This weekend marks 200 years since the penning of our national anthem, “The Star-Spangled Banner.” The original poem written by Francis Scott Key was inspired by the lone American flag flying over Fort McHenry after it was bombarded by the British in September 1814. A few weeks before reaching the target of Baltimore, the British invaded Washington, D.C. and burned the White House, Capitol Building, and Library of Congress. Despite their efforts, the British were unable to destroy Fort McHenry, so they gave up and retreated.
In the early morning hours of victory for the United States, the American flag waved triumphantly and the anthem was born. It was later set to music and was officially adopted as our national anthem when the House took up H.R. 14 in April of 1930. With more than five million signatures and support from 150 organizations, the House passed this expression of patriotism and on March 3, 1931, President Herbert Hoover signed it into law.
On this special anniversary, in accordance with the anniversary of Patriot Day yesterday, the Speaker said:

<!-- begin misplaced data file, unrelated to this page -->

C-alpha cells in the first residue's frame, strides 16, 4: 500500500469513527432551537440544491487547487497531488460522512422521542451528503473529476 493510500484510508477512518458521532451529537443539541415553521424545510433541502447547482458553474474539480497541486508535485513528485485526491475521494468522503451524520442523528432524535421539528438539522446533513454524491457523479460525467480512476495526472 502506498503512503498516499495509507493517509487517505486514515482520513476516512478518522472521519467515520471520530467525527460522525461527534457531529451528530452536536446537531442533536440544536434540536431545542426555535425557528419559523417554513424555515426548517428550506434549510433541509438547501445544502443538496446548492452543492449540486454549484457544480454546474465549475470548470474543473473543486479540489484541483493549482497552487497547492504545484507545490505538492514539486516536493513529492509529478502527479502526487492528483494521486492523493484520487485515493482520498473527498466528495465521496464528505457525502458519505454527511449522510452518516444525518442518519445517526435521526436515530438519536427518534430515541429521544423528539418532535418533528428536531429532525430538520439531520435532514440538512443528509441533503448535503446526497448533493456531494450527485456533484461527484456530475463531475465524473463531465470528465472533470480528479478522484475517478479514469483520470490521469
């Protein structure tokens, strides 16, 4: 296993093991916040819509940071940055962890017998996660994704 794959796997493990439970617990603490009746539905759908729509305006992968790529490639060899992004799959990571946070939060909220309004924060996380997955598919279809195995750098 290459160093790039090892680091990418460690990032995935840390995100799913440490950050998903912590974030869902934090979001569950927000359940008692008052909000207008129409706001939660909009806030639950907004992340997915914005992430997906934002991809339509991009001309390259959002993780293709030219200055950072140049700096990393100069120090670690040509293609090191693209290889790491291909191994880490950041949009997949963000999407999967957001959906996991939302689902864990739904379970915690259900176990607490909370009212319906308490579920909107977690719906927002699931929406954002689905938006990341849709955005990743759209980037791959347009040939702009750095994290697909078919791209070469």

“Although we have been through dark days, we are blessed to be united as one nation under God with an anthem that reflects all we stand for and believe in. It is a good time to reflect on the anthem, the triumphant history behind it, and the words themselves, which tell the story of a people who never waver and never forget.”
Originally titled “The Defence of Fort McHenry,” the powerful words of “The Star Spangled Banner” embody our patriotism, perseverance, and the American spirit:
“O say can you see, by the dawn’s early light,
What so proudly we hail’d at the twilight’s last gleaming,
Whose broad stripes and bright stars through the perilous fight
O’er the ramparts we watch’d were so gallantly streaming?
And the rocket’s red glare, the bombs bursting in air,
Gave proof through the night that our flag was still there,
O say does that star-spangled banner yet wave
O’er the land of the free and the home of the brave?”